We’d recommend a Superfeet Trailblazer comfort insole as this will support the arch of your foot to stop any pronation, supination or collapsing of your arch. This will mean your foot will tire less keeping you going for longer. Finally when it comes to socks, a good quality pair of walking socks will help with comfort and moisture management. 

Within our range our synthetic boots start at £150 while our leather, more traditional boots (some are handmade) are up to £240. The price shouldn’t be your focus point, however, because it is more important to get the right fit so you are less likely to experience pain or blisters.

Q: Our two daughters (10 and 12 years old) really love walking with us but I don’t want to keep spending a lot of money on new walking footwear as their feet keep growing. Will they be OK in their trainers for the moment or are there some low budget alternatives?

A: Obviously it depends upon the terrain you are walking on and the length of the walk, but even so because your children’s feet are still growing, they are still changing and forming. So although it may be tempting to save money on walking boots and buy trainers instead they don’t offer the support and protection that a pair of walking boots will. Ultimately this can lead to damage which can last a lifetime. You’ll be pleasantly surprised that some brands have affordable children’s boots like the Scarpa Terra Kids at £80. Would you buy a low budget pair for yourself? If not, why wouldn’t you treat your children’s feet the same?

Q: Can you recommend a particular type of sock to best avoid blisters? Everybody talks about merino wool but I have also heard bamboo socks are good?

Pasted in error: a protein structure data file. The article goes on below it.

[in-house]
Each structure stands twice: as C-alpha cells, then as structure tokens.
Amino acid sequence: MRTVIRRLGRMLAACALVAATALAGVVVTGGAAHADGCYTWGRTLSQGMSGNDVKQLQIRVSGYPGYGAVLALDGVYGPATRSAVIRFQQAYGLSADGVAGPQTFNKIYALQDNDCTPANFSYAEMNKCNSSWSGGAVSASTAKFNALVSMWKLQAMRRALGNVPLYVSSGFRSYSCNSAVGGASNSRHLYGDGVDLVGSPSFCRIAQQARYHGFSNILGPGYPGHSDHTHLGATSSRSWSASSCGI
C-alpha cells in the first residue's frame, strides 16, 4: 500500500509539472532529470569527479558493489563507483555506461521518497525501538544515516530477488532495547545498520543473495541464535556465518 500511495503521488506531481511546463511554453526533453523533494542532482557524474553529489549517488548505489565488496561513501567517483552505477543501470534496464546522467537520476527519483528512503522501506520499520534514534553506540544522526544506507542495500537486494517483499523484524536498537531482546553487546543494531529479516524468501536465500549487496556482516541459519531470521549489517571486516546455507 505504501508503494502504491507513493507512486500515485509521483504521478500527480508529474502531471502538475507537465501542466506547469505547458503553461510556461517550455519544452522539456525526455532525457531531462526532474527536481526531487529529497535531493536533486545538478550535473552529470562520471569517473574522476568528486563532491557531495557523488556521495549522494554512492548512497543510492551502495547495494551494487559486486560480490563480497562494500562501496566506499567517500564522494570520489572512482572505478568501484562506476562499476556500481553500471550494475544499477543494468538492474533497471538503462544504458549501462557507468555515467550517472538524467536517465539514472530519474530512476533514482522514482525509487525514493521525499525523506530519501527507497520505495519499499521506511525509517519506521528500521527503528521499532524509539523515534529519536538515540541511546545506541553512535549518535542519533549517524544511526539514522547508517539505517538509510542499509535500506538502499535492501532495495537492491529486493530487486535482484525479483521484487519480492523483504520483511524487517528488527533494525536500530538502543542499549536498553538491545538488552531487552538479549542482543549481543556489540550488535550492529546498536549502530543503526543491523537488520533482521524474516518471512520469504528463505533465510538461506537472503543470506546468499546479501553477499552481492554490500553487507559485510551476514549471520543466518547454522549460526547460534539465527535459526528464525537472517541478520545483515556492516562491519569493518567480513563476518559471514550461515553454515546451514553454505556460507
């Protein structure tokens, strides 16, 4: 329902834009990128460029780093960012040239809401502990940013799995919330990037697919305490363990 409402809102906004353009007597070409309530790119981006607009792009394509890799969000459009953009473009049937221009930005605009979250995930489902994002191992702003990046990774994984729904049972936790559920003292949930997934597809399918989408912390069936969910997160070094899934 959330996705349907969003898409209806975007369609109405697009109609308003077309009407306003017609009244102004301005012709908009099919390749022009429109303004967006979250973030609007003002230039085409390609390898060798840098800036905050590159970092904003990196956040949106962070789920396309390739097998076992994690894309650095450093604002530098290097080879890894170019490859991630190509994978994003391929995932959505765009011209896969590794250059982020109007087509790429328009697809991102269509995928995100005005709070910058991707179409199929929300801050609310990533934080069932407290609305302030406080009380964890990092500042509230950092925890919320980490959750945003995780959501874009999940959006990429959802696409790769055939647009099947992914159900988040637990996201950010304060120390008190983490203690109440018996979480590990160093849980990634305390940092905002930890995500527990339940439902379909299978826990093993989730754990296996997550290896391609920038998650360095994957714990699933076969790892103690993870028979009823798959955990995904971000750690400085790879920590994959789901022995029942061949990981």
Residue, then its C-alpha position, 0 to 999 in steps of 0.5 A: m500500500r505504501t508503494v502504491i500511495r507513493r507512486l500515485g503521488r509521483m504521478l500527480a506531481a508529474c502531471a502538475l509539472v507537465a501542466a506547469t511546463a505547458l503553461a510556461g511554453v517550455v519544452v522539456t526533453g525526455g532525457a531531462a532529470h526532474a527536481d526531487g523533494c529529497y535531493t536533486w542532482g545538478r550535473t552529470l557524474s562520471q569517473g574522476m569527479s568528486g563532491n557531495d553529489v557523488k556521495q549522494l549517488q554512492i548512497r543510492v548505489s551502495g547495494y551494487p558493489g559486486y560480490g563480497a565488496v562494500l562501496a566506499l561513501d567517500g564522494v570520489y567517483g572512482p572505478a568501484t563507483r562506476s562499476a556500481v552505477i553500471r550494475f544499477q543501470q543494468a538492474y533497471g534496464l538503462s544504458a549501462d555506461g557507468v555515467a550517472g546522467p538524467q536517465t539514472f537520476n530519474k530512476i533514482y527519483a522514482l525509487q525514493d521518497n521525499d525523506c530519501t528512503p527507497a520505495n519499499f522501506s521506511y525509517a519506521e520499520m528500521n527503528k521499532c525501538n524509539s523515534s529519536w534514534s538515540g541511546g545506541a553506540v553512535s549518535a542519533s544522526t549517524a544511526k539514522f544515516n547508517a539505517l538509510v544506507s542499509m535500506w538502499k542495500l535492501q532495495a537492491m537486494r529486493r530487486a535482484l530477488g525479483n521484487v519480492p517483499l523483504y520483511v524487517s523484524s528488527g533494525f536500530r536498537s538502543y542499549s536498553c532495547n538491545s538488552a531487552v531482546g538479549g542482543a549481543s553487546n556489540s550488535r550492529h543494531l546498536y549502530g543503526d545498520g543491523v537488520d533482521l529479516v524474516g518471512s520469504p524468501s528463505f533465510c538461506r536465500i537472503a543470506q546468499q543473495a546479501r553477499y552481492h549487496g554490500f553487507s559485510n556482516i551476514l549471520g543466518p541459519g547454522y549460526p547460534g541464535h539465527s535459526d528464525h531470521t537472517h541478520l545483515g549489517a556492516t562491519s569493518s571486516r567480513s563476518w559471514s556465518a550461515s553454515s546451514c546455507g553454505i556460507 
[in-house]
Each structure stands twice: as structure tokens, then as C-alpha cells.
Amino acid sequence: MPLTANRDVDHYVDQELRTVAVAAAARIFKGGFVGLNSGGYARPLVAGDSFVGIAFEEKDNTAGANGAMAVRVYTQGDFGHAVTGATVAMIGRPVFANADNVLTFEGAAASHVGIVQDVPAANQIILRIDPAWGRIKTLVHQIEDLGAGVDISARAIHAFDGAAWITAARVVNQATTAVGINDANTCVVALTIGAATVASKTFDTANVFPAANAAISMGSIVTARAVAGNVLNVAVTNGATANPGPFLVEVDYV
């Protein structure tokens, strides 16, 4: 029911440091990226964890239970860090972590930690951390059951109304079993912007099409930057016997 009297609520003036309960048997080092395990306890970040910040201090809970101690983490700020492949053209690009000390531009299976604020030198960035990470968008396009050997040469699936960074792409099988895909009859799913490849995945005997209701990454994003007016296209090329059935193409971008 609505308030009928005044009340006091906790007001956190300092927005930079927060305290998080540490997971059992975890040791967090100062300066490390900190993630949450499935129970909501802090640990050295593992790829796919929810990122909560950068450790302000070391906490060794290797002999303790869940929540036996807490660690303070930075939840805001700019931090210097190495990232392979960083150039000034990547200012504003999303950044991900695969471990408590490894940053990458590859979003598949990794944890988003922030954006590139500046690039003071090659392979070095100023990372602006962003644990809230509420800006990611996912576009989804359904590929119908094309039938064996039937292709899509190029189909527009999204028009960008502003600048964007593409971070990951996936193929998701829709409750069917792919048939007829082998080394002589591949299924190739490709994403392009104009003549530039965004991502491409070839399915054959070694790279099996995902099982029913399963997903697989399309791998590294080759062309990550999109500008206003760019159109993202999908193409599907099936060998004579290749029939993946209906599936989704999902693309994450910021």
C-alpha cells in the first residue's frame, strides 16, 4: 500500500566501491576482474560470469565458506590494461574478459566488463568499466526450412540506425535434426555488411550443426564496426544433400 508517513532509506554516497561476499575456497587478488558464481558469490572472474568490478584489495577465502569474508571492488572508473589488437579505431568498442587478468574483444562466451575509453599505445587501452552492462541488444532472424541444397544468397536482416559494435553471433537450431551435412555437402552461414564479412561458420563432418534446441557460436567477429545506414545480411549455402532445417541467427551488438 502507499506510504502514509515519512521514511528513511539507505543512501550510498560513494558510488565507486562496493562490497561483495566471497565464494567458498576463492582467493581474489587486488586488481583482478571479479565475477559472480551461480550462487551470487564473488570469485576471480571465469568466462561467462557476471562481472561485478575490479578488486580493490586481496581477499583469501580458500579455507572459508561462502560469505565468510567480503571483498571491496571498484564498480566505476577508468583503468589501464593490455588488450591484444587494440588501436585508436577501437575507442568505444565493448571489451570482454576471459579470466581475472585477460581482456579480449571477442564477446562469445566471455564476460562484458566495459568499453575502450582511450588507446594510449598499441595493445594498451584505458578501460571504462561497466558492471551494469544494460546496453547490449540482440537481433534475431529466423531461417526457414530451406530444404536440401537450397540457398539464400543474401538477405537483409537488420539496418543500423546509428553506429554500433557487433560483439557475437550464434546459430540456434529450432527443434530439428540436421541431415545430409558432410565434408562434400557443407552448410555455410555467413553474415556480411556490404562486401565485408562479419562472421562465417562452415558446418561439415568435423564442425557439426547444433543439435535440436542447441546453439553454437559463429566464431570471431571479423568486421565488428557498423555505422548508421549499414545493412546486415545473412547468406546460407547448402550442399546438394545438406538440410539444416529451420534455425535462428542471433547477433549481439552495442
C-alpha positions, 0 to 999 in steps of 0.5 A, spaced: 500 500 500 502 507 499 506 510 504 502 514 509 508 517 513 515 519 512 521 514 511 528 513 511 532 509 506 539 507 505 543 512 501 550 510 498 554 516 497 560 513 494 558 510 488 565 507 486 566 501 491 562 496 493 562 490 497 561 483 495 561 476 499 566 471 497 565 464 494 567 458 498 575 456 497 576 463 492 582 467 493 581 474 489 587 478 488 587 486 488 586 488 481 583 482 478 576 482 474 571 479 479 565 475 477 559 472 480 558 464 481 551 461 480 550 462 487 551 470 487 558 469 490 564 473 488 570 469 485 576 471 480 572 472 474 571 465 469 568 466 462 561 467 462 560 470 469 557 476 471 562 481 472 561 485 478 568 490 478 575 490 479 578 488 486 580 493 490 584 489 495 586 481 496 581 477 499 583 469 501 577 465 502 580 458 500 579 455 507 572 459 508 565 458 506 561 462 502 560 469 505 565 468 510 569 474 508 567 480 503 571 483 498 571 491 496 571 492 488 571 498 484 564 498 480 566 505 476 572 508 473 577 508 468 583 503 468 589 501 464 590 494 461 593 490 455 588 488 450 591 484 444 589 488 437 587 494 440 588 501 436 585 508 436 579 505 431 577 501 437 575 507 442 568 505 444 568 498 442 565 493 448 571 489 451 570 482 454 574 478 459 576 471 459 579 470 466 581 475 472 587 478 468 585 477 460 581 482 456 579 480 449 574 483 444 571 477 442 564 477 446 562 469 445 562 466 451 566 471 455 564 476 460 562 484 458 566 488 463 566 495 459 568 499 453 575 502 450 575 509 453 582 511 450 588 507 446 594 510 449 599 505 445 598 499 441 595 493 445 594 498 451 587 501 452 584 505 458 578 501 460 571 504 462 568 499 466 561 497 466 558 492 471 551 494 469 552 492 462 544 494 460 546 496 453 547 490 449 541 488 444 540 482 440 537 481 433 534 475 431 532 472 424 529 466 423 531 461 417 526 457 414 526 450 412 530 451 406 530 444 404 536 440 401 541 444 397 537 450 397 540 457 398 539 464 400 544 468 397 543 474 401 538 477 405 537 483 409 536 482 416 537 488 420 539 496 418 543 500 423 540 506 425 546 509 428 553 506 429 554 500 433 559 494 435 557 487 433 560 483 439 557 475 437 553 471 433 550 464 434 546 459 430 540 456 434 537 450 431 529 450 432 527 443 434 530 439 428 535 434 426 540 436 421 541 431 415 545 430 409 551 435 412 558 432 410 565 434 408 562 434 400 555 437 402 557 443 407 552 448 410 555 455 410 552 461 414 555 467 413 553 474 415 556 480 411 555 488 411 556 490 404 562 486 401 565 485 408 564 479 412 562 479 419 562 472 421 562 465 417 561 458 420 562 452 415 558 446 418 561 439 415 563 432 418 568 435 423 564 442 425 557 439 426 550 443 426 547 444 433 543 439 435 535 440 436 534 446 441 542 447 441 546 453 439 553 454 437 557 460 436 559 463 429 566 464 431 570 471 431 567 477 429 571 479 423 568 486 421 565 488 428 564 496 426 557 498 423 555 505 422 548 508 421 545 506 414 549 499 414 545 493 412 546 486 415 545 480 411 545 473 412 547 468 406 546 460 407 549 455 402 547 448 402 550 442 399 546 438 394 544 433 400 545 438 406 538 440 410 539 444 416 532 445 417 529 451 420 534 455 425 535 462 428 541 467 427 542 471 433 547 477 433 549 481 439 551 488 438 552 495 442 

It’s not necessarily what the sock is made of that makes the difference – it’s how they fit. A poor fitting sock, whatever it is made of, will give you blisters. Look for ones specifically made for your left and right feet and with a heel cup. Some socks also come with an arch support. 

At Tallington Lakes we recommend Falke and Stance socks. They are tried and tested and we feel they offer great cushioning and support where it’s needed, ensuring a great snug fit. Merino wool is great to have in a sock because depending on the ‘weight’ of the yarn they will keep your feet warm while wicking away moisture. Bamboo yarn is similar to cotton yarn in its properties so it can hold the moisture, which can rub but, if mixed with other yarns it can work in socks. We have found merino or synthetic fibres work the best to give good temperature regulation and comfort. 

Q: How should I care for my leather walking boots to get the best out of them for many years?

After each use, especially when it is wet and muddy, you should give them a rinse in fresh water to get all the mud and dirt off before leaving them to dry. DO NOT let them dry near a fire or radiator. Instead stuff them with old newspaper and allow them to dry slowly. Drying too quickly will ruin the leather. Over time you will need to add waterproofing wax to the leather. We recommend NIKWAX waterproofing wax for leather. This ensures your feet stay dry and your boots stay breathable.

Written in conjunction with Active Magazine and first appeared in September’s issue.